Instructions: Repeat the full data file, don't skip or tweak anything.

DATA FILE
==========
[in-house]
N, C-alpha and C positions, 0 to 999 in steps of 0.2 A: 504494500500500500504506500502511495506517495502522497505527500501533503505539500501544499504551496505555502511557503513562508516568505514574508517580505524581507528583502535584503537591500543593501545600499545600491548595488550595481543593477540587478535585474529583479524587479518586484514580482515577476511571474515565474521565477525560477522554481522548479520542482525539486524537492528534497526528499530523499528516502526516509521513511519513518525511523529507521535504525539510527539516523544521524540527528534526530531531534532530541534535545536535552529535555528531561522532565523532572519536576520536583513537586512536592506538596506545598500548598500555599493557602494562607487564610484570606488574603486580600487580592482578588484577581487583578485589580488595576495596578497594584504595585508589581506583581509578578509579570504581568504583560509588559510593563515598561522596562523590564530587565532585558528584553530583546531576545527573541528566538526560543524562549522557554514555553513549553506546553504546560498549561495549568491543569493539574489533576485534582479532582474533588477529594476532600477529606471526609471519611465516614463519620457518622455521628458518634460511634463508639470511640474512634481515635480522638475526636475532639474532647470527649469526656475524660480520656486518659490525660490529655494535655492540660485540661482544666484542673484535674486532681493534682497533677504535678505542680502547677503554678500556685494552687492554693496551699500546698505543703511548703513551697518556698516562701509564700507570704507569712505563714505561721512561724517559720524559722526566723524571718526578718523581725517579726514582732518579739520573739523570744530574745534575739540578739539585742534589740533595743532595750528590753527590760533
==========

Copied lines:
[in-house]
N, C-alpha and C positions, 0 to 999 in steps of 0.2 A: 504494500500500500504506500502511495506517495502522497505527500501533503505539500501544499504551496505555502511557503513562508516568505514574508517580505524581507528583502535584503537591500543593501545600499545600491548595488550595481543593477540587478535585474529583479524587479518586484514580482515577476511571474515565474521565477525560477522554481522548479520542482525539486524537492528534497526528499530523499528516502526516509521513511519513518525511523529507521535504525539510527539516523544521524540527528534526530531531534532530541534535545536535552529535555528531561522532565523532572519536576520536583513537586512536592506538596506545598500548598500555599493557602494562607487564610484570606488574603486580600487580592482578588484577581487583578485589580488595576495596578497594584504595585508589581506583581509578578509579570504581568504583560509588559510593563515598561522596562523590564530587565532585558528584553530583546531576545527573541528566538526560543524562549522557554514555553513549553506546553504546560498549561495549568491543569493539574489533576485534582479532582474533588477529594476532600477529606471526609471519611465516614463519620457518622455521628458518634460511634463508639470511640474512634481515635480522638475526636475532639474532647470527649469526656475524660480520656486518659490525660490529655494535655492540660485540661482544666484542673484535674486532681493534682497533677504535678505542680502547677503554678500556685494552687492554693496551699500546698505543703511548703513551697518556698516562701509564700507570704507569712505563714505561721512561724517559720524559722526566723524571718526578718523581725517579726514582732518579739520573739523570744530574745534575739540578739539585742534589740533595743532595750528590753527590760533